I was asked about my attitude towards this Report. I say, without reservation, that I accept the general tenor of the Report, and that in this perhaps the most solemn sector of the important Scottish Office, I shall be wary of cranks and fads. So long as I am at this job, I shall consider benevolently any person or method that seems likely to measure up to that report and produce a lively and curious Scottish child. I am circulating a memorandum very soon, which will be the first of the series in which I am hoping to elucidate and illustrate my views.

The hon. Member for Fife, East, also asked me about primary schools. We must not, of course, neglect the primary schools. I have had the recommendations and curricula offered by the panel of inspectors brought up to date, and I hope also to circulate that very soon. Of course, I shall make a whole bag of errors, because no one can be certain about what the purpose of education should be. I believe, as the right hon. and gallant Gentleman has said, that this is a question which has been answered differently in every generation.

But, do not let us have dull or apologetic people. Do not let us think that our undistinguished stage, or our shabby screen, or the squalid periodicals, are the fault of these 16 and 17-year olds who buy them or go there. They are not. It is our own fault, because we have not made up our minds what we want from our schools, and I hope to try to add such life as I can, and by that method I hope we will attract into this profession those men and women we so badly need.

Reference was made to the scarcity of text books and equipment. That is true and we are all very anxious about it, but when I recently made inquiries I was told that there now was no appreciable shortage of text books, and I shall be glad to look at any shortages to which my attention is directed. The hon. and gallant Member for Ayr (Sir T. Moore), who is against controls, invited me to assume dictatorial powers. He wants me to ban the trashy novels, and presumably to direct the paper to text books. I shall not look for these powers; I could not use them, but if we bring our children up in a lively, self-reliant and vigorous frame of mind, which the whole Committee want, they will dispose of these trashy novels by themselves.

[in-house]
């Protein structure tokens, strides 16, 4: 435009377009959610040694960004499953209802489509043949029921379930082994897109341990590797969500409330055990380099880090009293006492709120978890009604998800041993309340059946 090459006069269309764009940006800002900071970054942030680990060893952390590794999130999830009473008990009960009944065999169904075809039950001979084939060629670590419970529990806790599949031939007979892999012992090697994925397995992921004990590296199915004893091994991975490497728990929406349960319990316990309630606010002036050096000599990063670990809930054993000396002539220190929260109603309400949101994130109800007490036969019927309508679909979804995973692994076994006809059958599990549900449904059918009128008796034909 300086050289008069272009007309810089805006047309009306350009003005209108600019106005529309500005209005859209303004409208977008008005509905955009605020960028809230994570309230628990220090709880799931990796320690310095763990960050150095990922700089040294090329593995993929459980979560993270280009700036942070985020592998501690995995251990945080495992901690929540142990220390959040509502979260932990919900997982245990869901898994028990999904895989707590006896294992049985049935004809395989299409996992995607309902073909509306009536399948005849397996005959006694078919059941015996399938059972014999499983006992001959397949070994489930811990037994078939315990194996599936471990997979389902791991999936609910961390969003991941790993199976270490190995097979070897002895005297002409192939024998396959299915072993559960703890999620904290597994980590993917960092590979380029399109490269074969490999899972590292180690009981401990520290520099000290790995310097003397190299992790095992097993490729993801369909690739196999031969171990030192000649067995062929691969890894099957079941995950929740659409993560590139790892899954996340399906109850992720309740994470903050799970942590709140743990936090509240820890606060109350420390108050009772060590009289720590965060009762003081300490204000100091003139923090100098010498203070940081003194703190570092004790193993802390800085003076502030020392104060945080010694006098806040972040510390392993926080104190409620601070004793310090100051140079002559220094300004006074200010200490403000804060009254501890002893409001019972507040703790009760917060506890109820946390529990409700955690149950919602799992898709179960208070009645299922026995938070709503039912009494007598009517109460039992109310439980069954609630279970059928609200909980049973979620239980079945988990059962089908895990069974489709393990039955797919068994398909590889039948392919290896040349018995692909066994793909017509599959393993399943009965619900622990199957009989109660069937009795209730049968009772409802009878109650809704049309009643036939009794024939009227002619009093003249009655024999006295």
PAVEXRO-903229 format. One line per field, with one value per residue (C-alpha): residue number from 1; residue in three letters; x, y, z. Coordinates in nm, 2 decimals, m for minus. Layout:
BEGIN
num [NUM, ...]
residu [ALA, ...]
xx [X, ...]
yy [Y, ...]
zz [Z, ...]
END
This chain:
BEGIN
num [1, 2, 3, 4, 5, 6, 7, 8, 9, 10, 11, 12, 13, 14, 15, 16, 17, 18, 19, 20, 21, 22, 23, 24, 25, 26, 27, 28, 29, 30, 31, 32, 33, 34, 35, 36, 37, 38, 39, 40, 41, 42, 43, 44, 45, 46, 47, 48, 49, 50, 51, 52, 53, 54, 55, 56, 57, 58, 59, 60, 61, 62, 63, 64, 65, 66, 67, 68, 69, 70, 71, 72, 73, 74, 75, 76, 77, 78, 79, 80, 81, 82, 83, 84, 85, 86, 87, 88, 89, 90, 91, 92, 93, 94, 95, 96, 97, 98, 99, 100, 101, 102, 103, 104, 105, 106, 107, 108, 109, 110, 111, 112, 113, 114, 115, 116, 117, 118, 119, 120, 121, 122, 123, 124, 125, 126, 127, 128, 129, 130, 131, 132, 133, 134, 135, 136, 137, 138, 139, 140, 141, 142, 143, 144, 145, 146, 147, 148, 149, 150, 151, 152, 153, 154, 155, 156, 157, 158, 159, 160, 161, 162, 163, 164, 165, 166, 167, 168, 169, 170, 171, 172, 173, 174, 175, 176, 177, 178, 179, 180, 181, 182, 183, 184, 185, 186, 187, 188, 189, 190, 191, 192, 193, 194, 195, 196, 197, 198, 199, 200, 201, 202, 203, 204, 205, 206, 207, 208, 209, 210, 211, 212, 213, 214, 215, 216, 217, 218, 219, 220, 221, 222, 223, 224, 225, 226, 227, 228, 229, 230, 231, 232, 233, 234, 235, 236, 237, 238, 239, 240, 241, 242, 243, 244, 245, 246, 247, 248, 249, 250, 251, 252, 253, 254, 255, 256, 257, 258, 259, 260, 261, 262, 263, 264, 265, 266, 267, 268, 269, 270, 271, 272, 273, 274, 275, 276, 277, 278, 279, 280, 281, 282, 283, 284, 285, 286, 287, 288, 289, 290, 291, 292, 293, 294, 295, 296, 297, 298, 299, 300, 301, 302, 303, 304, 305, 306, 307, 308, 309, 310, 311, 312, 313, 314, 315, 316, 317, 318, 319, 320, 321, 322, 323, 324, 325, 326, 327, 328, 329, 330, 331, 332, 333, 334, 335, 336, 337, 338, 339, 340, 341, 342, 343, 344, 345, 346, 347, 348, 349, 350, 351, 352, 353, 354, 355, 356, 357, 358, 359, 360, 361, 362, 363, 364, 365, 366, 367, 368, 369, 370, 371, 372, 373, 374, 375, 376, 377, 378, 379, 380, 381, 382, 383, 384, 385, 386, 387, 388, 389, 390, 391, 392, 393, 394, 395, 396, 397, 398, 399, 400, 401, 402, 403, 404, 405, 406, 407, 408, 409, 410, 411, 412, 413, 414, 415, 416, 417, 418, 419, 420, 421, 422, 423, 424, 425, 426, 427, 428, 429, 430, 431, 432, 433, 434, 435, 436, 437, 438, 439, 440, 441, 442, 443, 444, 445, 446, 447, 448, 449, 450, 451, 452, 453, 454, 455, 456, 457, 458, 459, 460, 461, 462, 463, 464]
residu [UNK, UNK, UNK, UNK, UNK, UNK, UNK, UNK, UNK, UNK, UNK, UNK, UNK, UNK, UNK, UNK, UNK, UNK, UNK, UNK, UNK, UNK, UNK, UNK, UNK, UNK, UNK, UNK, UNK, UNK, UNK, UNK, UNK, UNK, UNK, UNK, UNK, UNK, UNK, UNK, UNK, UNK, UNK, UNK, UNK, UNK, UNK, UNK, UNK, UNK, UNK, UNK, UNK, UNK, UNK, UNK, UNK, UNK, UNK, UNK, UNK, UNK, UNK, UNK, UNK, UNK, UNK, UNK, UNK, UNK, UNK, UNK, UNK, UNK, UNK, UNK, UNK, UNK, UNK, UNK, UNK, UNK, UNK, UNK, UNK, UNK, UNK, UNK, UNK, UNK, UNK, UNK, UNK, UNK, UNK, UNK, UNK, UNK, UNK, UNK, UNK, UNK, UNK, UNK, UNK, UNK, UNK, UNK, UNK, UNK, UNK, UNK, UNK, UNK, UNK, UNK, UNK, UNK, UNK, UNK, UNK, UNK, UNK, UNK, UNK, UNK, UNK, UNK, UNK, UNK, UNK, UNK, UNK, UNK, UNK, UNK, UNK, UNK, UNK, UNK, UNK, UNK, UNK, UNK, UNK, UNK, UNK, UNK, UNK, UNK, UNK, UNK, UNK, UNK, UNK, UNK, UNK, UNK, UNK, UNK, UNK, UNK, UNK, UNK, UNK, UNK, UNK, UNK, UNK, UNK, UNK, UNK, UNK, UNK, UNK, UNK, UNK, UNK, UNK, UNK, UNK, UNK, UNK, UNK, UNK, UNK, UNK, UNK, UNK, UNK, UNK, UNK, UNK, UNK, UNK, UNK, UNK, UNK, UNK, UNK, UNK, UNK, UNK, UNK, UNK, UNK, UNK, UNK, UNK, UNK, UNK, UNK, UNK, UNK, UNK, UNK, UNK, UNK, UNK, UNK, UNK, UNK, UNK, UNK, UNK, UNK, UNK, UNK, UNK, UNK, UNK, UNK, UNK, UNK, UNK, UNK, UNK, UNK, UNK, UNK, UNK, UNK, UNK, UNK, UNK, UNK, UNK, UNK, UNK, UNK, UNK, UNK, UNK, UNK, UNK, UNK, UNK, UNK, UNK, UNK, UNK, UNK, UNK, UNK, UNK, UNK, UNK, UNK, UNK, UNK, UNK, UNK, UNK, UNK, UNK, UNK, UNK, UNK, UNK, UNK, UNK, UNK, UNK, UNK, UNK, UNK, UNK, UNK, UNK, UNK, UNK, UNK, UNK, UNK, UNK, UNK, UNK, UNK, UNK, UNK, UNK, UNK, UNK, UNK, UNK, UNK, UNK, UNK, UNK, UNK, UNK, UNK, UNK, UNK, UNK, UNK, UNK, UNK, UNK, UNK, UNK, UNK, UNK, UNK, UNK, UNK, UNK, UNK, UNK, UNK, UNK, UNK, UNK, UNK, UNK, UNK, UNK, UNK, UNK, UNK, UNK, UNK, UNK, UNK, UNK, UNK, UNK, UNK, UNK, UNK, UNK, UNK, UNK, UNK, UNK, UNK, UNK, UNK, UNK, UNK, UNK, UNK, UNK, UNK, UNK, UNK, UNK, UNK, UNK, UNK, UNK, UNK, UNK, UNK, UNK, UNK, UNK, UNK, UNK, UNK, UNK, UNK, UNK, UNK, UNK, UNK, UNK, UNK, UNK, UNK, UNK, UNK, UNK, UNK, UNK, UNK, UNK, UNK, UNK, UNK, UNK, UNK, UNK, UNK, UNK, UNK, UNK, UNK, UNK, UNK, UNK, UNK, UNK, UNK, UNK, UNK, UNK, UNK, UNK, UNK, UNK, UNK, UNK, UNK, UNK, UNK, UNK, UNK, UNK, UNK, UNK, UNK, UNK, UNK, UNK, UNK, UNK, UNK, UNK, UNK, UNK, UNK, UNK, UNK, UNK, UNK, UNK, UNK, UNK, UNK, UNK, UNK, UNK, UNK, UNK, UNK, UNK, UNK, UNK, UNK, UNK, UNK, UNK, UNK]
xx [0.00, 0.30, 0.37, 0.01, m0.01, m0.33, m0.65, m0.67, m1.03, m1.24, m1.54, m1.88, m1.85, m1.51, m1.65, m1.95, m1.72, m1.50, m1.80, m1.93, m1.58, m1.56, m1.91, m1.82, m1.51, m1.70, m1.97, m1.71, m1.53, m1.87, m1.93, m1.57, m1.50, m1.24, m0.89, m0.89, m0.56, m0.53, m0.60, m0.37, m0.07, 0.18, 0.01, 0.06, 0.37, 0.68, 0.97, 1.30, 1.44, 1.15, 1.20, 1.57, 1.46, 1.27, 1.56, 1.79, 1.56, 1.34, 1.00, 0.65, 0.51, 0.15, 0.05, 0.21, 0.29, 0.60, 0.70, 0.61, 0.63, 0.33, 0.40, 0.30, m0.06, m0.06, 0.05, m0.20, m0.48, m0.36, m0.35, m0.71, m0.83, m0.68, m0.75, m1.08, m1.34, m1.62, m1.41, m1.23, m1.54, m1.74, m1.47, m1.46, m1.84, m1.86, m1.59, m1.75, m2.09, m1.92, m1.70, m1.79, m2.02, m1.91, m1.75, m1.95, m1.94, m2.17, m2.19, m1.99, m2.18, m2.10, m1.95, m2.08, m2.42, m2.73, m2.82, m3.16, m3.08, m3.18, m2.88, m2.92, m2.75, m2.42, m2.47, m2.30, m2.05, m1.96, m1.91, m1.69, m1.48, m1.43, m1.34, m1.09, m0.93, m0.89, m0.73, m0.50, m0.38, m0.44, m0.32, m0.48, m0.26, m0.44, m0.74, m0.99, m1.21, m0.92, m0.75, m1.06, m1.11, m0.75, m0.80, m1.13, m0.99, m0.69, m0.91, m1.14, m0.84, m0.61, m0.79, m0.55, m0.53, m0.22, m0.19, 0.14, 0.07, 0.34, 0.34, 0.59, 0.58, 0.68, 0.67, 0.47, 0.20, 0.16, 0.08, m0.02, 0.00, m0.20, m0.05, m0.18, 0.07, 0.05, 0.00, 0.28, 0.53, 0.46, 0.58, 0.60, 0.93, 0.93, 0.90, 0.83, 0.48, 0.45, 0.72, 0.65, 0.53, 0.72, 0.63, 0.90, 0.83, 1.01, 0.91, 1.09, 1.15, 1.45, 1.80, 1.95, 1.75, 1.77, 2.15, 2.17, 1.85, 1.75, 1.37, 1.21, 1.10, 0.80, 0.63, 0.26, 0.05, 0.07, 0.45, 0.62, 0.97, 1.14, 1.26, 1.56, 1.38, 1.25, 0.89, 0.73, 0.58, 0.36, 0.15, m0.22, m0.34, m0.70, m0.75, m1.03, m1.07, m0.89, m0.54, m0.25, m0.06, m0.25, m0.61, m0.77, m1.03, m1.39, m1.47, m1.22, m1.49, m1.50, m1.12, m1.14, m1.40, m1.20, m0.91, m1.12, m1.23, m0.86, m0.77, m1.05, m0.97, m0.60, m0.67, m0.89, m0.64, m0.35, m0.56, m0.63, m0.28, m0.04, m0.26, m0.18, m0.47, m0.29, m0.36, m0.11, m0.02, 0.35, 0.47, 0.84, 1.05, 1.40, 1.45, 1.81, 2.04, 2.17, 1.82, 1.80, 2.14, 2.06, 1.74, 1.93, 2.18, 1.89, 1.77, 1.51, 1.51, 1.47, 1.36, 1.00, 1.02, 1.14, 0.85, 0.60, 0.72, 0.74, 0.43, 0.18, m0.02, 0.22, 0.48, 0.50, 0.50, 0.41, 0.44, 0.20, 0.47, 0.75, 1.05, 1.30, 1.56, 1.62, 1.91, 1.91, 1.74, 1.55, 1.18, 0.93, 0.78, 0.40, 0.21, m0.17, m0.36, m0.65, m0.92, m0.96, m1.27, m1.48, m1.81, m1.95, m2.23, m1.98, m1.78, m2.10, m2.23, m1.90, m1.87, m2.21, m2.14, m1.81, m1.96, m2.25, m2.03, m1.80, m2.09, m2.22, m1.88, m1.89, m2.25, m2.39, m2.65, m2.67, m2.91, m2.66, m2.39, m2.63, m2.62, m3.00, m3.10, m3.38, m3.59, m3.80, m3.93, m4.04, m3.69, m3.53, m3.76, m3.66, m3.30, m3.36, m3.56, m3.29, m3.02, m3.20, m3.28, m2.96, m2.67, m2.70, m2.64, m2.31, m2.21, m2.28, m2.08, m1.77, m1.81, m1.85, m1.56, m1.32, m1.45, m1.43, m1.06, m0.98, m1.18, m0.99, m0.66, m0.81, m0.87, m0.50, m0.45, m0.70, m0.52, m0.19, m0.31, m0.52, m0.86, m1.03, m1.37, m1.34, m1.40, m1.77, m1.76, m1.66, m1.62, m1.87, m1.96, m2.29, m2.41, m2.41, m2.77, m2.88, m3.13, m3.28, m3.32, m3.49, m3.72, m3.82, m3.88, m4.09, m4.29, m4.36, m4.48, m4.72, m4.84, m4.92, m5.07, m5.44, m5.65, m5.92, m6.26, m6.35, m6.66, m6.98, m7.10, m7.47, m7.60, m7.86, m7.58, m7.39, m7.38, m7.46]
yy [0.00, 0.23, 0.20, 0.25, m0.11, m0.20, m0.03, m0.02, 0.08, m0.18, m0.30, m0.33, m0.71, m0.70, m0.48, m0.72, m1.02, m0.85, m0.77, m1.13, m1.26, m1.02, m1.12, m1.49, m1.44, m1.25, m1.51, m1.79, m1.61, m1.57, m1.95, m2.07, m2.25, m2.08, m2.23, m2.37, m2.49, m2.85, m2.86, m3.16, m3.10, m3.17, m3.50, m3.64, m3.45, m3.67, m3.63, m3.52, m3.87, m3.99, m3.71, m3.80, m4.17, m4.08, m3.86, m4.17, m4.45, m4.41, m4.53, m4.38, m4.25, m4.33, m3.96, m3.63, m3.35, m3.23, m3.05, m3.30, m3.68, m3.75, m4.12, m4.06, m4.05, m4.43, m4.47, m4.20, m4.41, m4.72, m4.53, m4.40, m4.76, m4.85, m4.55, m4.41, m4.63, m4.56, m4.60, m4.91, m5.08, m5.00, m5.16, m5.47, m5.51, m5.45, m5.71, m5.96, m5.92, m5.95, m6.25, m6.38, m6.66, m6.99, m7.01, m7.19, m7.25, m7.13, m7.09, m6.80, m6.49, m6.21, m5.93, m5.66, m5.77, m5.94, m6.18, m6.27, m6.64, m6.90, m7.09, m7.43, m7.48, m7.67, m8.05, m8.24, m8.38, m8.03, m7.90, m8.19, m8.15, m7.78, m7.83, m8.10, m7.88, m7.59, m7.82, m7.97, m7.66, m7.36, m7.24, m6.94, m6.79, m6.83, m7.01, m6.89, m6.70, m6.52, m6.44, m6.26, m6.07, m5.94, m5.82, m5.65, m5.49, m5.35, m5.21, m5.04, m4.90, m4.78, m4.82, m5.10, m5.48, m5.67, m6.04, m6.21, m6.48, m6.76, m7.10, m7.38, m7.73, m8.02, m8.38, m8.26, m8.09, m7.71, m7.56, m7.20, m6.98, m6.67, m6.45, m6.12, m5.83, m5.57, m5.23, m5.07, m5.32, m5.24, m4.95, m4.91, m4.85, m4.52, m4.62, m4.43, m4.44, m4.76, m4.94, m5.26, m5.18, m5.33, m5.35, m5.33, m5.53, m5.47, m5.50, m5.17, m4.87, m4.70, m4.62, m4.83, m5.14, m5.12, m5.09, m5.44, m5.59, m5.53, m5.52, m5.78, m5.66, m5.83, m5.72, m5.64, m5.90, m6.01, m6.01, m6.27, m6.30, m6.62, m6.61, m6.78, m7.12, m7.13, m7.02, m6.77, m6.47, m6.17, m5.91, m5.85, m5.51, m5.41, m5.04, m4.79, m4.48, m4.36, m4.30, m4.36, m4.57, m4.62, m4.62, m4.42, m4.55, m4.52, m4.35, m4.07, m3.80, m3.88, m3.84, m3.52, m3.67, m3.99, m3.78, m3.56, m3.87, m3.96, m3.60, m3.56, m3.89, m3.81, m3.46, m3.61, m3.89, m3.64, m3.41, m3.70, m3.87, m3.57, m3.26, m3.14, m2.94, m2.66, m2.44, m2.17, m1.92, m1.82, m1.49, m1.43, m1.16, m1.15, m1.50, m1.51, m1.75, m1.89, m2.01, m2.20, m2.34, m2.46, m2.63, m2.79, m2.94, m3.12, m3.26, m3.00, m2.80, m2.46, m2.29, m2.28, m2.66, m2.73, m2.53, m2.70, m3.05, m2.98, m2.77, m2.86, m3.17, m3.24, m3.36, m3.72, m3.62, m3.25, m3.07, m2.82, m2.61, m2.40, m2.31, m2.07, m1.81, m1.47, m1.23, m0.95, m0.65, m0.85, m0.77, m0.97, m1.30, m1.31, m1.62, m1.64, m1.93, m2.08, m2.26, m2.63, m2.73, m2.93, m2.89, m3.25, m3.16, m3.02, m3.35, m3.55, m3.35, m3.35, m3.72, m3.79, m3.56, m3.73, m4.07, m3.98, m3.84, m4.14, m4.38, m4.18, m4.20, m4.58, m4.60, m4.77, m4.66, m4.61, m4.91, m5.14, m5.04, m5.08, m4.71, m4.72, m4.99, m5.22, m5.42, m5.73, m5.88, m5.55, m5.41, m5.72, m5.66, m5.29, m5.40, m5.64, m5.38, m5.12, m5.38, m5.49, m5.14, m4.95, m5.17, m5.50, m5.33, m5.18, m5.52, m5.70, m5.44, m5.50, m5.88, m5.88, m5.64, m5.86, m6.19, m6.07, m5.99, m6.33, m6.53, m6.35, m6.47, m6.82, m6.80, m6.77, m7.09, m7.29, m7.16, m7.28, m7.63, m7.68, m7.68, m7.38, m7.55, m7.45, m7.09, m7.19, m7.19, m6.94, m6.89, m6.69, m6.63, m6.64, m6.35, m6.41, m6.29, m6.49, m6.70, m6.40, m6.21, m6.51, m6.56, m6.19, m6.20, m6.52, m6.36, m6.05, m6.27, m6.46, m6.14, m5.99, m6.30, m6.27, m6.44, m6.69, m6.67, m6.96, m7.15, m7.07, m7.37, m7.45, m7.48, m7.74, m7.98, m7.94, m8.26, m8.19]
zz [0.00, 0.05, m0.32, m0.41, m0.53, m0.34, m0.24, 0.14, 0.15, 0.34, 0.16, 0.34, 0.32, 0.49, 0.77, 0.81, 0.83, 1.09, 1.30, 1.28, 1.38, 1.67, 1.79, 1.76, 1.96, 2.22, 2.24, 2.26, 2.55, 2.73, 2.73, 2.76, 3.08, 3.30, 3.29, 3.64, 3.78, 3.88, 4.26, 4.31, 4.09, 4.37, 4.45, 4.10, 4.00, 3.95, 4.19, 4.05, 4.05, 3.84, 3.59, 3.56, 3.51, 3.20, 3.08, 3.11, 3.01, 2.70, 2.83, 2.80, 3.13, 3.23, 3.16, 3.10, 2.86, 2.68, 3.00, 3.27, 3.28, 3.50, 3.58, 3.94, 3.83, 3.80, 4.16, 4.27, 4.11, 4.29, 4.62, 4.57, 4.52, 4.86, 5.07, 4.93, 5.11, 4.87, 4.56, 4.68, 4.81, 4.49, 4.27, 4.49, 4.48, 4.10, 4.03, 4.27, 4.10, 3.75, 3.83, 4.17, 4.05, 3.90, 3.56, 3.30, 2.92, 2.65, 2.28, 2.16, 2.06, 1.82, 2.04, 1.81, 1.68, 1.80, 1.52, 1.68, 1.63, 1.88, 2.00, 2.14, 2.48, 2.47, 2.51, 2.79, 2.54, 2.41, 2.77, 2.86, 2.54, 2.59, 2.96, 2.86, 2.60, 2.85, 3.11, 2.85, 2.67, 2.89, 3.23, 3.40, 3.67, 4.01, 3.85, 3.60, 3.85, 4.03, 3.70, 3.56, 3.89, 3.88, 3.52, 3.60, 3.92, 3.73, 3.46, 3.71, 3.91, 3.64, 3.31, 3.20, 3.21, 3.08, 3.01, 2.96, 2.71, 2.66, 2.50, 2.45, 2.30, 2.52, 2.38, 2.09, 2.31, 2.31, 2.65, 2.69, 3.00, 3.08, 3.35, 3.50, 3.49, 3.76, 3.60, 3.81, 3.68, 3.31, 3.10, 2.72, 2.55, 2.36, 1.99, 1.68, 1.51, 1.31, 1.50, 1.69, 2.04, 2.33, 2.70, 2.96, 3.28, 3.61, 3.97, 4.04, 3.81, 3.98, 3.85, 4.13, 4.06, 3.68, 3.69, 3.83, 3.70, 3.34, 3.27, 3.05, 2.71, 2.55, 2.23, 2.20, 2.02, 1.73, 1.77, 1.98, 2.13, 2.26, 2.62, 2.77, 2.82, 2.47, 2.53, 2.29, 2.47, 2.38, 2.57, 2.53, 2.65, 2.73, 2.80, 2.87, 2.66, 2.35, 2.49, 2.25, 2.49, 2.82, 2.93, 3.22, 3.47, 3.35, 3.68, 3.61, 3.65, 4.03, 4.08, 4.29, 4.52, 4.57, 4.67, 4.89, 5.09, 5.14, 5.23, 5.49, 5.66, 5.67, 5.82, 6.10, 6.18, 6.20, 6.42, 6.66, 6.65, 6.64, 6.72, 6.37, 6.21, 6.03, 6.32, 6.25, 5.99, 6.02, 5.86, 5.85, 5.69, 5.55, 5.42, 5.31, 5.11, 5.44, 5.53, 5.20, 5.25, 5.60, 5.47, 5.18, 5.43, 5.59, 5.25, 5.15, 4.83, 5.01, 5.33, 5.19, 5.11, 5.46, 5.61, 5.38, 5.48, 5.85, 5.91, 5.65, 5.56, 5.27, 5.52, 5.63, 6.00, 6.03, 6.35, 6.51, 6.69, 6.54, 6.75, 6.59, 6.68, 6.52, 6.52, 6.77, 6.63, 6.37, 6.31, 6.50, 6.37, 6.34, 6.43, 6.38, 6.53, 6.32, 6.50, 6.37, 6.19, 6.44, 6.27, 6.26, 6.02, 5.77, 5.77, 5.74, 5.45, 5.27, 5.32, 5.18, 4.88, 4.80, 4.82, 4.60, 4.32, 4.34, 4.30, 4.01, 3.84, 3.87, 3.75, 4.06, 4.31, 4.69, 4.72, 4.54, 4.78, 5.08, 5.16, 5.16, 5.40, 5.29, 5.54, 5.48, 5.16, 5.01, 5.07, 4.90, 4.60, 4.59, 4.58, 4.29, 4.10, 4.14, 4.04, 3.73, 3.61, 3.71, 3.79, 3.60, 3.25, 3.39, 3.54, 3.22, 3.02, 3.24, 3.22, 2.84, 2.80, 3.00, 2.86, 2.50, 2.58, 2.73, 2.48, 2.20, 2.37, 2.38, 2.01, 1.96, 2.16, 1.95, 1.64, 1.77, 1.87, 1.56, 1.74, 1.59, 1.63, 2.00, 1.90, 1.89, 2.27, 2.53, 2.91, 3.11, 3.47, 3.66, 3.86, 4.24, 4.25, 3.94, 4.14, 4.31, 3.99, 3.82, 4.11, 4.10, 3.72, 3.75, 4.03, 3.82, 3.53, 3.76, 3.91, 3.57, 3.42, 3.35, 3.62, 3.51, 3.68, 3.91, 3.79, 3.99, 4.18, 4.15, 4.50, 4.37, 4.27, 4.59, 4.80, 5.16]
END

9.26 p.m.

Commander Galbraith

I want to thank the right hon. Gentleman who has very courteously left me a minute or two to put a point to the Committee. Hon. Members need not be apprehensive; I am not going to renew the Debate. I rise because, as the Committee well knows, at 9.30 the outstanding Votes will be put. This used to be a great occasion, because it gave an opportunity to those who desired to make good rather poor Division records. That is a thing of the past. The crack of the whip tells hon. and right hon. Gentlemen opposite that they have got to be in their places, and I am glad to see that the Patronage Secretary agrees with me on that point.

I desire to inform the Committe that on this occasion as on previous occasions recently, we do not propose to divide against any of these Votes. Our reason for that is not that we do not disagree in places with certain of the Votes. We do, and we should like to show our disagreement by voting against them, but there are other parts of the Votes with which we agree entirely, and if we voted against the one we should be voting against the others also. Hon. Gentlemen will understand the implications which arise in these circumstances. It is for that reason that we do not propose to divide against these outstanding Votes.

Question put, and agreed to.

The CHAIRMAN then proceeded, pursuant to the Order of the House this day, forthwith to put severally the Questions, That the total amounts of the Votes outstanding in the several Classes of the Civil Estimates, including Supplementary Estimates, and the total amounts of the Votes outstanding in the Revenue Departments and Ministry of Defence Estimates, and in the Navy, the Army, and the Air Estimates, be granted for the Services defined in those Classes and Estimates.